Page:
Austinites recount police violence during weekend protests, demand cuts to APD budget
The Austin City Council heard from hundreds of people during an emergency meeting Thursday that addressed police violence at weekend protests against the killings of George Floyd in Minneapolis and Mike Ramos in Austin.
Council has been holding its meetings remotely, via video chat, so speakers called in. Some demanded the city slash the police department’s budget and put that money toward health care and other social services. Others detailed police violence they experienced as protesters this past weekend, including when officers used tear gas and shot “less lethal” ammunition at demonstrators.
“It felt like a war zone,” said Sam Kirsch, who protested alongside Black Lives Matter demonstrators Sunday.
Kirsch said he was shot with what he thought was either a bag filled with lead pellets or a rubber bullet, which broke at least five bones in his face. (APD has said it did not use rubber bullets this past weekend.)
Edwin Ayala, whose 16-year-old brother Brad Levi Ayala was hospitalized after an officer shot him in the head with a lead-pellet bag, spoke to Council members through sobs Thursday.
“We thought he was going to die,” Edwin said. “He’s in so much pain and I can’t help him.”
At least two others, including a pregnant woman and a 20-year-old university student, were also injured by police over the weekend.
At the meeting, Austin Police Chief Brian Manley said his officers would no longer use this type of ammunition on crowds of people, but said it “is still an appropriate tool in many other circumstances.”
Council Member Greg Casar, who represents North Central Austin, told Manley his response was “insufficient,” saying he’d seen a video of Levi Ayala being shot and that he’d been standing alone, not in a crowd.
“Changing the policy for crowds would not have changed this,” Casar said.
Other speakers asked City Manager Spencer Cronk to fire Chief Manley and to cut the police department’s budget; Council allocated more than $440 million to the department last year.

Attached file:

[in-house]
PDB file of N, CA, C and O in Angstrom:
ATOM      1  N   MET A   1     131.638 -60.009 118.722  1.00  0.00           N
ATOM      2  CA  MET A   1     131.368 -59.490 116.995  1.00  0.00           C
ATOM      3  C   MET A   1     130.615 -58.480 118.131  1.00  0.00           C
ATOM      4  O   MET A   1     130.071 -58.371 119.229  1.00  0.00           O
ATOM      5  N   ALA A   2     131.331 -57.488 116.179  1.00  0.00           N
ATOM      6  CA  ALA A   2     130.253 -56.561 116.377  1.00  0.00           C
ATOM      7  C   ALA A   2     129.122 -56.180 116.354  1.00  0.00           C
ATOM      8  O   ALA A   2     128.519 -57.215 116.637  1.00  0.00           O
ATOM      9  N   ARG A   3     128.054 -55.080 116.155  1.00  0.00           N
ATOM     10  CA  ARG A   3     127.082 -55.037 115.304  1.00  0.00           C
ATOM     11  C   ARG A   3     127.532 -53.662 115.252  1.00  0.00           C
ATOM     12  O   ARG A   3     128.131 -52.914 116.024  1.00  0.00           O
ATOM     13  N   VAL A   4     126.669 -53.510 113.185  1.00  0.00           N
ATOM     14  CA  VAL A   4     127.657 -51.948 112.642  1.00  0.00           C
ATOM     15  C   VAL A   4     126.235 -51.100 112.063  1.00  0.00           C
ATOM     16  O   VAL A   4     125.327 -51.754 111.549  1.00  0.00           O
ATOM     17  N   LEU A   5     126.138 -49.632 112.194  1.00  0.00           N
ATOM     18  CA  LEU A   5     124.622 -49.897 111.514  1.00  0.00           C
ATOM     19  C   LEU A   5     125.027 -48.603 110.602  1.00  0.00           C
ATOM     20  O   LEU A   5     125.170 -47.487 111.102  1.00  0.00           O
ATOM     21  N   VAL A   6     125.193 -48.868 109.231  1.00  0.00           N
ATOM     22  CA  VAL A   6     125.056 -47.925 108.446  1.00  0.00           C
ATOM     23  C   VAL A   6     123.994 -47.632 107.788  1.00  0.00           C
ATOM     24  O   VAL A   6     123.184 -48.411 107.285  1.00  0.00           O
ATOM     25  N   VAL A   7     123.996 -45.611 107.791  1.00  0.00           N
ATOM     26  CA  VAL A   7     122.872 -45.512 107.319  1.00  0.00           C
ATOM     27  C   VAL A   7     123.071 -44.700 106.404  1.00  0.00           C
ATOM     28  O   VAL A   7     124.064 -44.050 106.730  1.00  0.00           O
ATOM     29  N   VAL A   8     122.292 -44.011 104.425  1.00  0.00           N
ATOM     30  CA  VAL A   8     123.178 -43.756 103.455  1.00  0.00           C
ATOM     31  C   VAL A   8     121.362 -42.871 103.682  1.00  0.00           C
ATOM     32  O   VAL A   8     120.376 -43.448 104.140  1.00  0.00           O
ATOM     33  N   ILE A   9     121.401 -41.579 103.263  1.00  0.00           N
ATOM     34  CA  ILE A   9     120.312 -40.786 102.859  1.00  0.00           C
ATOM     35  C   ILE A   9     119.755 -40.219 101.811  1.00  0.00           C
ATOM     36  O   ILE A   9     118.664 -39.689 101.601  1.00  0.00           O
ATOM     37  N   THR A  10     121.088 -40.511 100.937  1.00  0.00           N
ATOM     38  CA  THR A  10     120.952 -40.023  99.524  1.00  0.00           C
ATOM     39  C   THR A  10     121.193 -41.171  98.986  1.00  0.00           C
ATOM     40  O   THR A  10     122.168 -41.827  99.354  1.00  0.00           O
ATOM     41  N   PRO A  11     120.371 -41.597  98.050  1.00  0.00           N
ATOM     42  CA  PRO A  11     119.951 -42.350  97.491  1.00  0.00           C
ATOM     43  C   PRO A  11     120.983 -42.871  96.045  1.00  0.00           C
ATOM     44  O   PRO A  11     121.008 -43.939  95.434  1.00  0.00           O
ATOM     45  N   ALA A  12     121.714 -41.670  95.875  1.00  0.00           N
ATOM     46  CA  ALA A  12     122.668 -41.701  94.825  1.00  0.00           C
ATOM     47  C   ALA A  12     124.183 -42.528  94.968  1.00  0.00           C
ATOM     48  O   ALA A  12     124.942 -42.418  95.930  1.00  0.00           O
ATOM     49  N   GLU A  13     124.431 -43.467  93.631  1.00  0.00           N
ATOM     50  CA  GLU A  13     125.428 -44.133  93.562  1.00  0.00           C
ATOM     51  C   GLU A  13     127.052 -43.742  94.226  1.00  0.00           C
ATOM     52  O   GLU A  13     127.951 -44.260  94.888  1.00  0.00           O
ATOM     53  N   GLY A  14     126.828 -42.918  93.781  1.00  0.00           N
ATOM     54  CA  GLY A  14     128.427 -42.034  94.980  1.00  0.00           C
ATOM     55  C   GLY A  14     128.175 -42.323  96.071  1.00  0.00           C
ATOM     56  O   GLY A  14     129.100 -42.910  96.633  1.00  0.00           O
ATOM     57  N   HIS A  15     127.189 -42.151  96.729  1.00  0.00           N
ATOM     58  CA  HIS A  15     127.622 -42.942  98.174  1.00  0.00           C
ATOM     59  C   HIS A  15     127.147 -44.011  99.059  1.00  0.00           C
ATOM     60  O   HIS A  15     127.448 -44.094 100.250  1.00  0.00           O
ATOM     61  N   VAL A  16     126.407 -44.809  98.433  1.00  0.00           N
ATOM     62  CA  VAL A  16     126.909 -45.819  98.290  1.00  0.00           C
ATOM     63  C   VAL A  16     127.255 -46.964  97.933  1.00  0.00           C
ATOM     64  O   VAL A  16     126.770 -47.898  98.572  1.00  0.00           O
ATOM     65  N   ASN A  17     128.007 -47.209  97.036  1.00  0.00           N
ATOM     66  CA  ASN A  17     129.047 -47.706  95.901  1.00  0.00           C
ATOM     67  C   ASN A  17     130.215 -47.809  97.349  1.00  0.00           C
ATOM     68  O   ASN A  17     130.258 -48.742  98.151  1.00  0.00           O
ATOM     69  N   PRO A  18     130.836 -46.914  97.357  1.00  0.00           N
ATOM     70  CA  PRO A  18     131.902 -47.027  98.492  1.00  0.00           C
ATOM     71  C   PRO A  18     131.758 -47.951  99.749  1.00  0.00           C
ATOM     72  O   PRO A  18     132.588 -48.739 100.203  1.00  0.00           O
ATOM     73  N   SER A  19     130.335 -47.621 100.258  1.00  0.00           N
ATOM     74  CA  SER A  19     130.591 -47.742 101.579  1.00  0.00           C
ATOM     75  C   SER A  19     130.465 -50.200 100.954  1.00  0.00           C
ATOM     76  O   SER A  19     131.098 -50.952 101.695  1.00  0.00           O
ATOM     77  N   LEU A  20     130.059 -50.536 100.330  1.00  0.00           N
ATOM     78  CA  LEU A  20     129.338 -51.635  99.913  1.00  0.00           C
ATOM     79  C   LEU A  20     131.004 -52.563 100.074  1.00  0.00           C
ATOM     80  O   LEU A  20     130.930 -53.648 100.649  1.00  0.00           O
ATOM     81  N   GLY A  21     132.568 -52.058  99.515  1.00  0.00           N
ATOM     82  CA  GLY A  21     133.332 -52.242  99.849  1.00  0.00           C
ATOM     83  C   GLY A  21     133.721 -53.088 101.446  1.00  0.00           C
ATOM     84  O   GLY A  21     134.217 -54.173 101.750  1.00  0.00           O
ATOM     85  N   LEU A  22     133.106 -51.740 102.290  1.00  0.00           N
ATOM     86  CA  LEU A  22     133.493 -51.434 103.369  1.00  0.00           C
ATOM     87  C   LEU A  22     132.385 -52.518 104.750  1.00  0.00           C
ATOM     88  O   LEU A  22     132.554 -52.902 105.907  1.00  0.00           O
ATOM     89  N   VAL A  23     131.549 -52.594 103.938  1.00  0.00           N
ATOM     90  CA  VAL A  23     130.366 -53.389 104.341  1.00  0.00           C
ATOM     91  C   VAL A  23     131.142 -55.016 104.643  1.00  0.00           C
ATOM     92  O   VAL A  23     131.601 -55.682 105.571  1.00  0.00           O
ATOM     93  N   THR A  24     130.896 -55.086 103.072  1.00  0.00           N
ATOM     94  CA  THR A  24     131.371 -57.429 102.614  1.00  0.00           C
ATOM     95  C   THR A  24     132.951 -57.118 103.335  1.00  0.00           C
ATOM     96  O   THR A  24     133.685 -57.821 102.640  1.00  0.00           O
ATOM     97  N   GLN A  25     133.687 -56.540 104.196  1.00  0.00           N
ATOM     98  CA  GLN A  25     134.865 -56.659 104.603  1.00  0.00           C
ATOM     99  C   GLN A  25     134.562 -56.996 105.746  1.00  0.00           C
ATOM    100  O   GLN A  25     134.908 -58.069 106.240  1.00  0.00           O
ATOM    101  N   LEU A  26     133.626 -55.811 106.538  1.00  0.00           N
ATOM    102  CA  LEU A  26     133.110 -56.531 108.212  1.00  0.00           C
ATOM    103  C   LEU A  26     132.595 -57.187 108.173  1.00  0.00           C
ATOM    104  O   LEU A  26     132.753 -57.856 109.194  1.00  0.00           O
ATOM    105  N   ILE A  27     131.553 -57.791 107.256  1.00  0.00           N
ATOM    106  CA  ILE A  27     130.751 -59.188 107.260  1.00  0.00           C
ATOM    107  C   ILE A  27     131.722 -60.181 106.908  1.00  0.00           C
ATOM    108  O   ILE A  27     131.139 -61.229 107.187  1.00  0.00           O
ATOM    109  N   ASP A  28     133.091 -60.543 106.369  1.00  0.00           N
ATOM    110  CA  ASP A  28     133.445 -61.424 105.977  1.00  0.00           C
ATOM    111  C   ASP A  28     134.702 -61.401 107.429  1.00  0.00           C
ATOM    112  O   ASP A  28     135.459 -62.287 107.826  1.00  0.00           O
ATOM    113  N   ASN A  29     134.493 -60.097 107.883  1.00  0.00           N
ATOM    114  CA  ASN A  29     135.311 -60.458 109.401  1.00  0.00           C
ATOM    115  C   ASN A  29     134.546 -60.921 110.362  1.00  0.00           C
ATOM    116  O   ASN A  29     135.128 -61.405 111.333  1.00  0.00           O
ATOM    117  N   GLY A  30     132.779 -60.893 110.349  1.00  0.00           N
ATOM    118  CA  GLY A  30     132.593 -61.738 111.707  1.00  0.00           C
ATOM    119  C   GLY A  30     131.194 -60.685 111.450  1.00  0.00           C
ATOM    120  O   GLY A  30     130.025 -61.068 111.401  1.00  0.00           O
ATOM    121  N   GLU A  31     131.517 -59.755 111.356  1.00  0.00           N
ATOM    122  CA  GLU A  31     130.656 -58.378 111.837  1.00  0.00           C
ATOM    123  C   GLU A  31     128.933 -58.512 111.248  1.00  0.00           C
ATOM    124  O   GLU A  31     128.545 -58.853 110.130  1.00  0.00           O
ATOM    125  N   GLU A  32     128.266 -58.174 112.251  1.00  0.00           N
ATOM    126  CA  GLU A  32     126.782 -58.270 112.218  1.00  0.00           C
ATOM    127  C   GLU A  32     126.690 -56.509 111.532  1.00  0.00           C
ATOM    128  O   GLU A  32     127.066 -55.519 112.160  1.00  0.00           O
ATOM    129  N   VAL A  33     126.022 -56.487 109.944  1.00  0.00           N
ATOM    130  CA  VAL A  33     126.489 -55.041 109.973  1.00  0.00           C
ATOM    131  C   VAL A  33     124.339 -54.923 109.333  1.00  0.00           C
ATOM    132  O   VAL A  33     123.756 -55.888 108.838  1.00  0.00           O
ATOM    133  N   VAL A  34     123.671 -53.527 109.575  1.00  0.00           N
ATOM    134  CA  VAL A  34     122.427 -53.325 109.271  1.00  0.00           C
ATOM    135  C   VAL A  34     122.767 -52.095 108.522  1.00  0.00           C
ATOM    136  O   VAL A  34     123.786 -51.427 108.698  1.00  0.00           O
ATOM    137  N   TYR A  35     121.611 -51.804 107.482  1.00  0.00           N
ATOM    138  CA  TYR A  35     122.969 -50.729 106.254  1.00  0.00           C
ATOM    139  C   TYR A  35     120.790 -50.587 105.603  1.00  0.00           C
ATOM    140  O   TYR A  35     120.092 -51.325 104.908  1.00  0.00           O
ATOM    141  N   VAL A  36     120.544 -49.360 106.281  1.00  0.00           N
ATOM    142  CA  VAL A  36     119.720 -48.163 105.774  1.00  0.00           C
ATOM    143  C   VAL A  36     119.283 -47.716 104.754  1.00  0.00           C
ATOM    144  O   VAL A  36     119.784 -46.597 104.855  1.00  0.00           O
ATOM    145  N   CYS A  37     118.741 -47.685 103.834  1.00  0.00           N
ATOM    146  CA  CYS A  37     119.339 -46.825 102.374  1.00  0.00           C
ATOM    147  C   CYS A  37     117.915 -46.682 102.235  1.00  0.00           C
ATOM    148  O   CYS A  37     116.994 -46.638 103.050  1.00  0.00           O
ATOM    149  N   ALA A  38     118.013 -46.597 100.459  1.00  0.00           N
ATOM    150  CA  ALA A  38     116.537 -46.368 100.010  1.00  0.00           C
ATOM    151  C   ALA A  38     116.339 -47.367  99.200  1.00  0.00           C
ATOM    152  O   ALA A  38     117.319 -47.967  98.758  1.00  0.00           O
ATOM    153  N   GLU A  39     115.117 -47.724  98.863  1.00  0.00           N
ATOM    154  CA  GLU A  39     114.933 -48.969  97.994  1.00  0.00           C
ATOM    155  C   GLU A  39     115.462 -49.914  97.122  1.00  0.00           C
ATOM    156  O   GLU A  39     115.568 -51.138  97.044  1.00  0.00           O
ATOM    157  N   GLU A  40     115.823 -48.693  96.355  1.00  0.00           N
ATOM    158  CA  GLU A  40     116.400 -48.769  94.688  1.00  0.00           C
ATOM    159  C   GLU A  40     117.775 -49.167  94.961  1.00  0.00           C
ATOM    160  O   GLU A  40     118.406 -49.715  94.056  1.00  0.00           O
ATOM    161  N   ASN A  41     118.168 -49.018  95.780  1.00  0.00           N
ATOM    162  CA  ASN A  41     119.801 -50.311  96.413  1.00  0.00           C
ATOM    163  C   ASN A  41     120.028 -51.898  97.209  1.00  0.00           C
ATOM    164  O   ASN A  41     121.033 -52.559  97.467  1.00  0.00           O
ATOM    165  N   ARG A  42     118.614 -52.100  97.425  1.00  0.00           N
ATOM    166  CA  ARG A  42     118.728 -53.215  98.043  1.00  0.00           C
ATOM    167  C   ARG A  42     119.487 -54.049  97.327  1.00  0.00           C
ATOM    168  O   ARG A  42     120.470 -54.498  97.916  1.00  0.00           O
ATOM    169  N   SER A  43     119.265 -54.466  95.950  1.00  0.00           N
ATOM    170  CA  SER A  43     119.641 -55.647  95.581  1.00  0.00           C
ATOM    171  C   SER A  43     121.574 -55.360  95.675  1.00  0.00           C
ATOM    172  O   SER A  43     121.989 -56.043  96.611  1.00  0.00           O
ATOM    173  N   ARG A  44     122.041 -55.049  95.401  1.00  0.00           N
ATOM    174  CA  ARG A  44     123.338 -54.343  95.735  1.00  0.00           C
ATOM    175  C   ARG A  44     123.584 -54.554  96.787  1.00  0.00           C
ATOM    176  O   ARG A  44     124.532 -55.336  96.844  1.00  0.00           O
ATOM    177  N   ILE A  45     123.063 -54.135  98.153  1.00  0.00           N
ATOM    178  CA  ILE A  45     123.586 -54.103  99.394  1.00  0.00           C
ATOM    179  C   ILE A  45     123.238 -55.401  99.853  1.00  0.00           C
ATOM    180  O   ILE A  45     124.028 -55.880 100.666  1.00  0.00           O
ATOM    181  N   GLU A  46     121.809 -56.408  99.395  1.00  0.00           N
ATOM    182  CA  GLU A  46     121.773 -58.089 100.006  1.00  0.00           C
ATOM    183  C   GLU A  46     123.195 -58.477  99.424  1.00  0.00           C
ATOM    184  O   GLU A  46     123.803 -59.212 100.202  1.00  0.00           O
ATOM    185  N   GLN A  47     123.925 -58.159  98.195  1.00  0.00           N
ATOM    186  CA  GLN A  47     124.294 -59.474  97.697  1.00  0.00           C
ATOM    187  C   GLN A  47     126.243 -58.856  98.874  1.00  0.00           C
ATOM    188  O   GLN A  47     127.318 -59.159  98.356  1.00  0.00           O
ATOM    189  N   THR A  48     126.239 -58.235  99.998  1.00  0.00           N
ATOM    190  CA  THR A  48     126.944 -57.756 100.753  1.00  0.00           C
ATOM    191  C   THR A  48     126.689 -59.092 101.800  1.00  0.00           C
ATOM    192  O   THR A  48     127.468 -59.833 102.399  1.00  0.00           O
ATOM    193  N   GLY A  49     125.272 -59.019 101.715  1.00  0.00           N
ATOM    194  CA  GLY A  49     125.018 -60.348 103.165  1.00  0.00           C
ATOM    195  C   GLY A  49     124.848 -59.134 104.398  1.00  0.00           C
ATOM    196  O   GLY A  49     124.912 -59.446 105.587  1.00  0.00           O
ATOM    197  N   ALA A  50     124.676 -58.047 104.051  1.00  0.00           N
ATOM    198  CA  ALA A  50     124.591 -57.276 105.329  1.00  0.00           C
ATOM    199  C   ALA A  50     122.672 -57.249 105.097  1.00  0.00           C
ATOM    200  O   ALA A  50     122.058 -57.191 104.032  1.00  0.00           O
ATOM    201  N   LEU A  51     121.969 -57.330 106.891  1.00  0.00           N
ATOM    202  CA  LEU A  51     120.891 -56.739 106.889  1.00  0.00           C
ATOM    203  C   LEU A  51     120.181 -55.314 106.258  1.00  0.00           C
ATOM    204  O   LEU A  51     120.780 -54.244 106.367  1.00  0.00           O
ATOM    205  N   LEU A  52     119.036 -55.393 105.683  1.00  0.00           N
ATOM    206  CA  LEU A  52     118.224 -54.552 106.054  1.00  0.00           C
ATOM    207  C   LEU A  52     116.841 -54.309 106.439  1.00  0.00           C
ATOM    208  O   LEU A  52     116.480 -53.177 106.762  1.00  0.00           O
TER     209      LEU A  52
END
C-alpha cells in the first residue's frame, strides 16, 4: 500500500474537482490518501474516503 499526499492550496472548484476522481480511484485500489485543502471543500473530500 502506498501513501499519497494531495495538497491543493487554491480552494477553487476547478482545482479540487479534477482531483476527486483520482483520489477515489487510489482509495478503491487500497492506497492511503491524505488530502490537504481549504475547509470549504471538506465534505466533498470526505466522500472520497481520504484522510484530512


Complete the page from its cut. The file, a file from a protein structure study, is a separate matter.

“Give (the money) to our black people. We need it; better health care, our economy, our schools. We need food. We’re homeless out here,” said Nyeka Arnold, who has lived in Austin for 27 years and said she’s never felt safe. “Defund it, period.”
Manley said policing is not perfect.
“These are men and women in very dynamic situations,” he said. “Unfortunately, there will be mistakes …. We are committed at the Austin Police Department to serve our community, to serve them rightly and appropriately and to look for opportunities to improve.”
Council members are scheduled to reconvene Friday morning to hear from police about what happened last weekend, although they will not vote or take any action at that time.
“When is the time going to be to change? When are we going to actually do something? When are we actually going to matter to the people who have been paid to protect us?” Ashleigh Hamilton asked Council.
Casar said he hopes that as early as next week Council can vote on changes to police department policy, pointing toward eight demands from the national policy group Campaign Zero. These include a policy banning officers from using chokeholds and strangleholds, and shooting at moving vehicles, which is how Ramos was killed in April.
“I’m tired of talking,” said Council Member Natasha Harper-Madison, who represents East Austin, at the beginning of Thursday’s meeting. “This is not mine or that of any other black or brown or otherwise marginalized person; this is all of ours. We all should feel sad and mad and demand that we stop talking.”
This story was produced as part of the Austin Monitor’s reporting partnership with KUT.
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Key Players & Topics In This Article
Austin City Council: The Austin City Council is the body with legislative purview over the City of Austin. It offers policy direction, while the office of the City Manager implements administrative actions based on those policies. Until 2012, the body contained seven members, including the city's Mayor, all elected at-large. In 2012, City of Austin residents voted to change that system and now 10 members of the Council are elected based on geographic districts. The Mayor continues to be elected at-large.
Austin Police Department: the law enforcement entity for the City of Austin.